The Wabanaki Alliance released the following statement in response to Sen. Angus King’s decision to block a bill that would have boosted economic development for rural Maine and Wabanaki Nations:

Today leaders of the House and Senate announced they had reached a deal on a Fiscal Year 2023 omnibus appropriations bill. Disappointingly, this budget deal omits crucial language previously included in House-passed spending legislation in July that would ensure that the Wabanaki Nations are no longer unfairly excluded from beneficial acts passed by Congress. That language mirrored the Advancing Equality for Wabanaki Nations Act (H.R. 6707), legislation that was drafted and supported by Reps. Jared Golden (D-ME) and Chellie Pingree (D-ME), and would have helped begin to right decades of injustice and provide the opportunity for millions of dollars in economic activity in rural Maine.

According to staff in the U.S. Senate, the reason for this omission was Sen. Angus King’s (I-ME) active opposition to the legislative language. Wabanaki leaders strongly question why Sen. King continues to block Wabanaki economic development and turn his back on rural Maine.

“Today, the U.S. Congress released a compromise bill for Fiscal Year 2023 omnibus appropriations. Unfortunately, this omnibus bill fails to include the Advancing Equality for Wabanaki Nations Act, even though the House of Representatives had included the Wabanaki legislation in an earlier version of its appropriations bill. The main reason for the legislation’s exclusion is due to strong opposition from Senator Angus King. This is unfortunate because tribal leaders had directly conferred with Senator King as the legislation was being drafted and purposefully drafted the bill narrowly to address Senator King’s concerns. It’s hard not to suspect that the senator’s opposition to the legislation is political in nature and not substantive. The Wabanaki bill would have been a meaningful step towards modernizing an archaic settlement act, and it would have opened doors for much-needed economic opportunities for our tribal communities and rural Maine. It was supported by the Maine people, the Maine Legislature, and several cities and towns. We want to thank Representatives Jared Golden and Chellie Pingree for making such good progress on a bill that would have helped the Wabanaki people and rural Maine communities, and look forward to continuing to work with them,” stated Chief Kirk Francis, Penobscot Nation.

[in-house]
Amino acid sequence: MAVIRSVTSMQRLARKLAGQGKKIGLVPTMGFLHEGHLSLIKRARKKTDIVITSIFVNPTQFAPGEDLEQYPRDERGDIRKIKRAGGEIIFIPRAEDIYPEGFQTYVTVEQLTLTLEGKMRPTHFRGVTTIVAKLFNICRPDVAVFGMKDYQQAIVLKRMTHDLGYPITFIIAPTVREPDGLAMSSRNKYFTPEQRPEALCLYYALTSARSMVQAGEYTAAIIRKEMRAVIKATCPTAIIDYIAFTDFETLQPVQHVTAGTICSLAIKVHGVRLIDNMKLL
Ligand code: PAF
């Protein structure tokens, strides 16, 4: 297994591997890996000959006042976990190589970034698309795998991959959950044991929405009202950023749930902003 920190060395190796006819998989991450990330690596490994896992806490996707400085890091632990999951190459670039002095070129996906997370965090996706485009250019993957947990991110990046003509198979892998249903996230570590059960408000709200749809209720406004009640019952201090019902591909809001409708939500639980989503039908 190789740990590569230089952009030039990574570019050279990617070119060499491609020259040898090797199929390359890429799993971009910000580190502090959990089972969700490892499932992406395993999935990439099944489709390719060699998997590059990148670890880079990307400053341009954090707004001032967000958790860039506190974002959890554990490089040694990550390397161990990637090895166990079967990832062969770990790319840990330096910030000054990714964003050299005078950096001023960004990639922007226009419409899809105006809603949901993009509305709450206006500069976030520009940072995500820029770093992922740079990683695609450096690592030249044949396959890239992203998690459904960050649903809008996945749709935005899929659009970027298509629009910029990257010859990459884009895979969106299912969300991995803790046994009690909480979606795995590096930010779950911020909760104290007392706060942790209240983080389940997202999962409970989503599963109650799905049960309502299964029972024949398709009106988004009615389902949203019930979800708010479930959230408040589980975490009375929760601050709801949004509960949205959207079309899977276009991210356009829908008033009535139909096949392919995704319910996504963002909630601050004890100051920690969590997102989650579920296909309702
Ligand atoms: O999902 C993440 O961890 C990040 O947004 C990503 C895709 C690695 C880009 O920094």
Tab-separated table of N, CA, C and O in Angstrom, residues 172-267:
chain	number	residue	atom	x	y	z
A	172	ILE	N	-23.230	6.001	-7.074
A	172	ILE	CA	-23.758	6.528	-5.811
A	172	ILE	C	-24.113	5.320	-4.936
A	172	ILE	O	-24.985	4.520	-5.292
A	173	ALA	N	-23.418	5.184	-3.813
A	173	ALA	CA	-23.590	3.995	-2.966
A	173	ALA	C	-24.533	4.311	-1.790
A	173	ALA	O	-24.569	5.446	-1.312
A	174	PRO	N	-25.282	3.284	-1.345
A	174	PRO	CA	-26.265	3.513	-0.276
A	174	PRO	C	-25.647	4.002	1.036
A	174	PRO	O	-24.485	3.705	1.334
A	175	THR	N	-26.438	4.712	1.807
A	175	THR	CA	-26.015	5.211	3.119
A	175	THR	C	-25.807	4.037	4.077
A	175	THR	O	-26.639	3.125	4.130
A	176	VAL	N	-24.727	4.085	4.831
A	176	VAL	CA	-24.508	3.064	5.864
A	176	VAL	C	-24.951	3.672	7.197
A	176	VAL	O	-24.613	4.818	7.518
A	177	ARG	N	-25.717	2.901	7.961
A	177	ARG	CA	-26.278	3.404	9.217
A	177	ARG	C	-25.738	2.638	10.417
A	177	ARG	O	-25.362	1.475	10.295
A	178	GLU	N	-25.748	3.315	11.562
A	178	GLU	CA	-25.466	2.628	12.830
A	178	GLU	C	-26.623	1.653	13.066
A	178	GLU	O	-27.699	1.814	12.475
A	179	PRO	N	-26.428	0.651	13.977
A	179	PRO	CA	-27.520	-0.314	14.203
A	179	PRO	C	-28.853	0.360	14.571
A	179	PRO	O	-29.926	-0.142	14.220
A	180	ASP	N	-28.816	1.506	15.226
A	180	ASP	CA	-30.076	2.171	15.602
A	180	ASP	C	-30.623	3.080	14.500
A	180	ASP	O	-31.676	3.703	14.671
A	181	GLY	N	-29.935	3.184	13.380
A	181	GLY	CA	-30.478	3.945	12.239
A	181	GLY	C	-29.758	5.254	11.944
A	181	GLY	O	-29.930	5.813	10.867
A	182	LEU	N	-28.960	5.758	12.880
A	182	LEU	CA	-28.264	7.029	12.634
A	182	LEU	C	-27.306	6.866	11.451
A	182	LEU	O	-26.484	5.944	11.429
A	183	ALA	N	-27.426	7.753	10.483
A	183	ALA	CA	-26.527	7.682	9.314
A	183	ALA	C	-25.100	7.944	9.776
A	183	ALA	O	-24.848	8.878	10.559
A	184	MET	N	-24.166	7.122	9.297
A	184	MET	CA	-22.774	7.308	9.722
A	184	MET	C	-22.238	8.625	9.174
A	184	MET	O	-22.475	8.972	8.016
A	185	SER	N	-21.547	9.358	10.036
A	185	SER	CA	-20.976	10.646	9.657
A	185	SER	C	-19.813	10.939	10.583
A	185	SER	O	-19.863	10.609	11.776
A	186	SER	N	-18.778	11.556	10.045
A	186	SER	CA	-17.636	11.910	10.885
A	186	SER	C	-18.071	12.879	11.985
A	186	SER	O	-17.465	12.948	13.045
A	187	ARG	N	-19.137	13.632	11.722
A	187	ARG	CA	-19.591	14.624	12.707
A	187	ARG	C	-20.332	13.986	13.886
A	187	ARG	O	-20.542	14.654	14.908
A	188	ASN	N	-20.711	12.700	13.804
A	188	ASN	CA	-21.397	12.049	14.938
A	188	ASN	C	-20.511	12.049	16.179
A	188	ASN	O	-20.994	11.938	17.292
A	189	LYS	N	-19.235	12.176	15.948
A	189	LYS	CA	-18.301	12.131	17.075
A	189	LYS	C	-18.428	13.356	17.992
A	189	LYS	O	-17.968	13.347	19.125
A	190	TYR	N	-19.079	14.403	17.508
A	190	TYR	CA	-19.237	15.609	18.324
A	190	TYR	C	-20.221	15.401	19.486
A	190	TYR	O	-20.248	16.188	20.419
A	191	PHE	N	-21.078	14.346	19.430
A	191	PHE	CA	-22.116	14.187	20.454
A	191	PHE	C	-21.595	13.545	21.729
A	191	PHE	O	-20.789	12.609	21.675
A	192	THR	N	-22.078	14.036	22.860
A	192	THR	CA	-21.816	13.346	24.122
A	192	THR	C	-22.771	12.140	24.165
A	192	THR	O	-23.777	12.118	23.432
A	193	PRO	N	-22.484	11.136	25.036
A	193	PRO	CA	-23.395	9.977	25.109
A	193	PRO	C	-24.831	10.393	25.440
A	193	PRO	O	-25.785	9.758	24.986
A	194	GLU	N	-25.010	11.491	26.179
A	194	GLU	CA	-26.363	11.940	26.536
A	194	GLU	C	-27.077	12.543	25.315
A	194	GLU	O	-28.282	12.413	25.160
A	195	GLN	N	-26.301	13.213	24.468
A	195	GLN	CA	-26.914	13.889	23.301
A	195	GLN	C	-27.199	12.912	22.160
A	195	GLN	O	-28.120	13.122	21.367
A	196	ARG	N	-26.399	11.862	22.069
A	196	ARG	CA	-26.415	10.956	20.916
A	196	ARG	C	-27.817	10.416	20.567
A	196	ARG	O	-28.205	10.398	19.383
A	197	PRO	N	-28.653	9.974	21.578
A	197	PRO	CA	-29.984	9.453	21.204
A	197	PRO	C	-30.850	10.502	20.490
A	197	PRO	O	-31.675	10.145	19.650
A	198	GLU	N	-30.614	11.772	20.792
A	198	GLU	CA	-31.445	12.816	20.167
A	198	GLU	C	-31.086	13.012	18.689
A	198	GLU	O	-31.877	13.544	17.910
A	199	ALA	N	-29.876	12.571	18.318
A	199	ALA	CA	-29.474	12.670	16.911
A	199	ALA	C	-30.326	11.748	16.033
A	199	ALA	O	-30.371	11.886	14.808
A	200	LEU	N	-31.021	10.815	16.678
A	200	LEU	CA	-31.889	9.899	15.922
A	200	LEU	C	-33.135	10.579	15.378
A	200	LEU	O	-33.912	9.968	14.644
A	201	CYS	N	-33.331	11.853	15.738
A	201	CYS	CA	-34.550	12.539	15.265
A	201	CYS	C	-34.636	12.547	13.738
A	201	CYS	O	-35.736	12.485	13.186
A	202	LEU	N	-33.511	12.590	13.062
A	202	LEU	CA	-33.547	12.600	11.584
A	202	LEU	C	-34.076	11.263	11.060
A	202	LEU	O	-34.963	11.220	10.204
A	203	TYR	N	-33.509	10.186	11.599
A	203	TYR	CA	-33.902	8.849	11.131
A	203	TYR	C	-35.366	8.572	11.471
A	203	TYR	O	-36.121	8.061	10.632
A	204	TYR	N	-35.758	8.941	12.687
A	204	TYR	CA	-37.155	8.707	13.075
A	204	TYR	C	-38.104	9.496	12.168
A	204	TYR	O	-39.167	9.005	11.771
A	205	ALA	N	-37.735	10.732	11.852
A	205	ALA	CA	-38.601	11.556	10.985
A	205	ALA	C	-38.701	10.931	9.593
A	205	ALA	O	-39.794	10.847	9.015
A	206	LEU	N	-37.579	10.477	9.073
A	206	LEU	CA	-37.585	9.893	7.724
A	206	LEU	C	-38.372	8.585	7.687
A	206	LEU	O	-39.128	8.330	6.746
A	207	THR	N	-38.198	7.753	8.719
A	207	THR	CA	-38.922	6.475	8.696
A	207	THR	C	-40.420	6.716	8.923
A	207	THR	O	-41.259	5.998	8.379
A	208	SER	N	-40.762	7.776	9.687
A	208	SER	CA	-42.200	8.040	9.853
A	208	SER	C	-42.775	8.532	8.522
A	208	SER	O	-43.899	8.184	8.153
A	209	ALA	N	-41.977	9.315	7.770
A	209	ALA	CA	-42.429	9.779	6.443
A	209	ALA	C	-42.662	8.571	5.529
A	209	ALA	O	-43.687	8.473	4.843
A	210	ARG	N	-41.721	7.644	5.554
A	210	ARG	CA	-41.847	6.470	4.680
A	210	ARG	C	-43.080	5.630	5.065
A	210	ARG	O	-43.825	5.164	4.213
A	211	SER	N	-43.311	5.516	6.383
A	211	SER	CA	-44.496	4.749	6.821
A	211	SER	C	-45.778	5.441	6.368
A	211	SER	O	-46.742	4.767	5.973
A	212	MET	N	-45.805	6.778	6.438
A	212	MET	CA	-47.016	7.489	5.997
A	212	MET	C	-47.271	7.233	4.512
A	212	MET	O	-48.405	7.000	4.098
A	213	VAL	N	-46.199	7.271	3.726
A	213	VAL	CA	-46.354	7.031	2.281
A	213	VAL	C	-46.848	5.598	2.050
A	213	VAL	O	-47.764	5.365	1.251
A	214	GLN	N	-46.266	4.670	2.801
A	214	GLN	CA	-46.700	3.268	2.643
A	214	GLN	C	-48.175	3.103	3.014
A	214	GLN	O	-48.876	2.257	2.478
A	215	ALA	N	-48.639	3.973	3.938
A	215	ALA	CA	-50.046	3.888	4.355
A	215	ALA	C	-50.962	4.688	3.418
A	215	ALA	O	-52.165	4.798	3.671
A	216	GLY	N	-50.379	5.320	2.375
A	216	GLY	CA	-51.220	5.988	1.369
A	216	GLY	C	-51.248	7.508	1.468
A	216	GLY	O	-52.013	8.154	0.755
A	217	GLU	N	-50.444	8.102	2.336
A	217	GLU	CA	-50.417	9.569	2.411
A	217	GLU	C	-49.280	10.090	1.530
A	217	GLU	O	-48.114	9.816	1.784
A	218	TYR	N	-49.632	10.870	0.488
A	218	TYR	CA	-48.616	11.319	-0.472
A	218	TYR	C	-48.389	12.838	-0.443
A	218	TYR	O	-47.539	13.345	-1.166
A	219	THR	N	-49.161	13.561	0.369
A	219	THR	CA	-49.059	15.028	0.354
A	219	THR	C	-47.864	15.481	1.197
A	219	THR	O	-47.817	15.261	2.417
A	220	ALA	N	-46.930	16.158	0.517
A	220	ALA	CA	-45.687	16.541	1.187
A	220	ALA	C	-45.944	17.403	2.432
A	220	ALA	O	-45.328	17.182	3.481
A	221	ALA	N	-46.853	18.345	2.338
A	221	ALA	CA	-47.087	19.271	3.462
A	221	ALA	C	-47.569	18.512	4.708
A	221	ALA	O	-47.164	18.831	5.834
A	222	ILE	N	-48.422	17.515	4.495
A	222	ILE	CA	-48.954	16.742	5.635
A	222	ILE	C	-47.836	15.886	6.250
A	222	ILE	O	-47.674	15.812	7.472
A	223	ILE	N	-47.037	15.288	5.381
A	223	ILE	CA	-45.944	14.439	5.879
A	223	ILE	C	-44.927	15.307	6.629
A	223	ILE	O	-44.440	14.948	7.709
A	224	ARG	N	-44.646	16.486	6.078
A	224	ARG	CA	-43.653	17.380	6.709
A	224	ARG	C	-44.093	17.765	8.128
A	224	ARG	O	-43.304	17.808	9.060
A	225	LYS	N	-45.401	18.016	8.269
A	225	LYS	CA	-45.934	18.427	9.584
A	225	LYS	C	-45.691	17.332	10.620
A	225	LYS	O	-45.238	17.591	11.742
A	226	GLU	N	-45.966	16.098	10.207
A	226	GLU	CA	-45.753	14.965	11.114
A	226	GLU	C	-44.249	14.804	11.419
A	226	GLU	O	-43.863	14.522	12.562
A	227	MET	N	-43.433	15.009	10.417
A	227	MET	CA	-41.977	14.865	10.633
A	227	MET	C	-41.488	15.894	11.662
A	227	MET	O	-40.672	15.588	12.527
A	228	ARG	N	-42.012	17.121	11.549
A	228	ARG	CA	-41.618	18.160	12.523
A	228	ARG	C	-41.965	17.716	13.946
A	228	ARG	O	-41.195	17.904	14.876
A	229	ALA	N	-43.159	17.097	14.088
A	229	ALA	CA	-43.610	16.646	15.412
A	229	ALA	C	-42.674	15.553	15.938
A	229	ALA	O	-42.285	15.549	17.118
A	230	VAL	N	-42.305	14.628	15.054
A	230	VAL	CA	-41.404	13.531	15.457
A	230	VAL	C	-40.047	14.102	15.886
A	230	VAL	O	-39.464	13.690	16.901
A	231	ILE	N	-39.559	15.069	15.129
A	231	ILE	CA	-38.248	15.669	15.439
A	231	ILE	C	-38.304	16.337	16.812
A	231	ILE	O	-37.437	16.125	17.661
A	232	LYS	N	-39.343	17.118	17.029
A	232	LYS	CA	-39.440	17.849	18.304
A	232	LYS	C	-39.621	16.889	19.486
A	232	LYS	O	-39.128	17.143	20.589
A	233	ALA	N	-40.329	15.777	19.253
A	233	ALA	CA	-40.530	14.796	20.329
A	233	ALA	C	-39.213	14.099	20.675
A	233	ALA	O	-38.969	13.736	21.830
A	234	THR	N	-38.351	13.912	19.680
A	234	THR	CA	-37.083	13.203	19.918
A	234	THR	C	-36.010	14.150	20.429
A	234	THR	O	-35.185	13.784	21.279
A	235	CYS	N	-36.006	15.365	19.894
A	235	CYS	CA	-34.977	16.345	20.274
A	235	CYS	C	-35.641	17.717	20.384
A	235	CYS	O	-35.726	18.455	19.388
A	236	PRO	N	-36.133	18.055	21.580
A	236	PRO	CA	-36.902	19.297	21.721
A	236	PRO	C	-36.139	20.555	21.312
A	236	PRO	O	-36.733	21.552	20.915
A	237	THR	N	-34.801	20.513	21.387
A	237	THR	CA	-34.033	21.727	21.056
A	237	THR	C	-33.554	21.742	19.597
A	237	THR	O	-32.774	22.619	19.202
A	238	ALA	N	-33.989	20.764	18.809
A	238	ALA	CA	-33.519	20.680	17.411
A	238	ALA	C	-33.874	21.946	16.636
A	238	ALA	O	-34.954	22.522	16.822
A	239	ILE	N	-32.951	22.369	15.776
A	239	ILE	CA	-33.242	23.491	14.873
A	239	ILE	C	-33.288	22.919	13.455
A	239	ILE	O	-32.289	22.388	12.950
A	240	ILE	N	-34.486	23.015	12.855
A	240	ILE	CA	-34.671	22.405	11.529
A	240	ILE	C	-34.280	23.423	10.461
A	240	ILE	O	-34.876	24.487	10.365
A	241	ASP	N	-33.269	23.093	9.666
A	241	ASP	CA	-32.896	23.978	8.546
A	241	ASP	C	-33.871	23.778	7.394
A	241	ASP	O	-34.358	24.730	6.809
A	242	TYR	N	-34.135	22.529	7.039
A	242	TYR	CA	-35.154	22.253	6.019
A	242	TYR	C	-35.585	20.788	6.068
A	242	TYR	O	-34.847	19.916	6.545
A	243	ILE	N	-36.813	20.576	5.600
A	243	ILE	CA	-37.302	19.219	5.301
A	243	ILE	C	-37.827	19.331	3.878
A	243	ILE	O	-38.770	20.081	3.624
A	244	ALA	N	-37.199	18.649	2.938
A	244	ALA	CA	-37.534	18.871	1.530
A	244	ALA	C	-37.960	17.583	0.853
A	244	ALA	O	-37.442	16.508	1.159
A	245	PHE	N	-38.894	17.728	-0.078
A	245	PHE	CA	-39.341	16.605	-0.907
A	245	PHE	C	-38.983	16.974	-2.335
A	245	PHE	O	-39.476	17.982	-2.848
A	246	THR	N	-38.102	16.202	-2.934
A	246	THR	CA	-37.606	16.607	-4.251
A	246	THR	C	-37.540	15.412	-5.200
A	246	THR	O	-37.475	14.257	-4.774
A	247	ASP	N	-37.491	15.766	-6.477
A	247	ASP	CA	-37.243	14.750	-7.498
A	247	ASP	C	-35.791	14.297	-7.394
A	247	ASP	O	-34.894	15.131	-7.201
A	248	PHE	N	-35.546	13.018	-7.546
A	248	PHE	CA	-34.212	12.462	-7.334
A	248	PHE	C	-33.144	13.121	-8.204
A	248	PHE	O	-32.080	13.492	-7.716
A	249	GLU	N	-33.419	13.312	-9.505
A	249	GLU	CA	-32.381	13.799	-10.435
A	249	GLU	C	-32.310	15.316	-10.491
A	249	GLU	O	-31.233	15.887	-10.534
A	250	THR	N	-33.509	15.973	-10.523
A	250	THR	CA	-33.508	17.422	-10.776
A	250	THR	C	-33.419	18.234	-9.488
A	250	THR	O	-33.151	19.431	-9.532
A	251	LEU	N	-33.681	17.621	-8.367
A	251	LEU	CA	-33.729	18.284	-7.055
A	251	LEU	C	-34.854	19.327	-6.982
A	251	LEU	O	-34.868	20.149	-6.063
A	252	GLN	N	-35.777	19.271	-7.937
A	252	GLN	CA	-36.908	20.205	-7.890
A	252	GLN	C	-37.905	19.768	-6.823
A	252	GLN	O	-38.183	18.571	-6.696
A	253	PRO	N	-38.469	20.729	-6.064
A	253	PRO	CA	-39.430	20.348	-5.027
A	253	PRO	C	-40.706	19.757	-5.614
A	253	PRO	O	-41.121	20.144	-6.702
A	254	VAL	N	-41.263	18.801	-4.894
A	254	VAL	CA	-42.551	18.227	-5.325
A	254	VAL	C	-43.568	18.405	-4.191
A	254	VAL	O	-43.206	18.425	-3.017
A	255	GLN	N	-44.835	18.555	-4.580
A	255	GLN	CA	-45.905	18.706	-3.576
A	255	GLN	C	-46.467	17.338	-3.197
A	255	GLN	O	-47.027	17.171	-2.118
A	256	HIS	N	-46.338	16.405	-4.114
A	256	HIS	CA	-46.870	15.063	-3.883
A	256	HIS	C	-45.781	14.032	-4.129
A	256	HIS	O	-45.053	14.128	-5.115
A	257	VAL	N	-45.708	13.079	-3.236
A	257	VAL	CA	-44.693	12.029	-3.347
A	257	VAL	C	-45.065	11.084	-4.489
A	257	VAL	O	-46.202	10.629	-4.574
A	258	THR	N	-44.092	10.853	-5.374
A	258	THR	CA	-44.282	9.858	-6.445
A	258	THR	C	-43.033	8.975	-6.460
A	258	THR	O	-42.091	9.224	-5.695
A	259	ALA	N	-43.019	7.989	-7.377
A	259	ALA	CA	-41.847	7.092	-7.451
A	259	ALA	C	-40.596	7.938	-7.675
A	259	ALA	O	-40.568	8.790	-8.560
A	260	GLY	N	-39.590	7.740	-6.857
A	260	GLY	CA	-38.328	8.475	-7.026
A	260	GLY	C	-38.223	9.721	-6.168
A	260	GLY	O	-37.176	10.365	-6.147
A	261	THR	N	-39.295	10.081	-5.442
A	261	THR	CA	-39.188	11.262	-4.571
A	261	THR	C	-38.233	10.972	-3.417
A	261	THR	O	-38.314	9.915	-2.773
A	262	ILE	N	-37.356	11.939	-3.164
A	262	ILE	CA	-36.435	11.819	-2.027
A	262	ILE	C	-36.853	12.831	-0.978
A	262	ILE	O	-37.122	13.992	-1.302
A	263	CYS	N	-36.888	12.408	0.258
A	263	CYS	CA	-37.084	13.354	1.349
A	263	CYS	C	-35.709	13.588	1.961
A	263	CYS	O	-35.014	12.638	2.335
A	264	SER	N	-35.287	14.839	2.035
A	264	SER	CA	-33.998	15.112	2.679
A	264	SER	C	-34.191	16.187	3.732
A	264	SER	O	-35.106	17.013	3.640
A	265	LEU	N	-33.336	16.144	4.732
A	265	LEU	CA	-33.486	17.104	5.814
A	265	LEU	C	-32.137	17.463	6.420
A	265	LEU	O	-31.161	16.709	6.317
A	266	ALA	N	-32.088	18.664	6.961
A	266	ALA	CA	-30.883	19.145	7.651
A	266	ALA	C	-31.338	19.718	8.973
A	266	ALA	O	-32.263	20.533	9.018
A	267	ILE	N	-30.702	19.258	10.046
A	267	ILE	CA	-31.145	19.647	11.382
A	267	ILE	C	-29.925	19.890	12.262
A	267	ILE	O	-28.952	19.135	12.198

Chief William Nicholas, Sr. of the Passamaquoddy Tribe at Motahkmikuk said, “I am extremely disappointed that The Advancing Equality for Wabanaki Nations Act was not included in the final language for the FY 2023 omnibus appropriations package. There is no legitimate policy justification for the Wabanaki Nations to be treated differently from all other 570 federally recognized Tribal Nations yet that is what this outcome will perpetuate. The time has come for the Wabanaki to have equal access to federal laws intended to promote stronger and safer tribal communities. Though it may not happen this year, we will continue to press Congress to amend the civil and human rights travesty that is the Maine Indian Claims Settlement Act. The change we seek may not happen today but we will carry this fight forward for the benefit of our future generations.”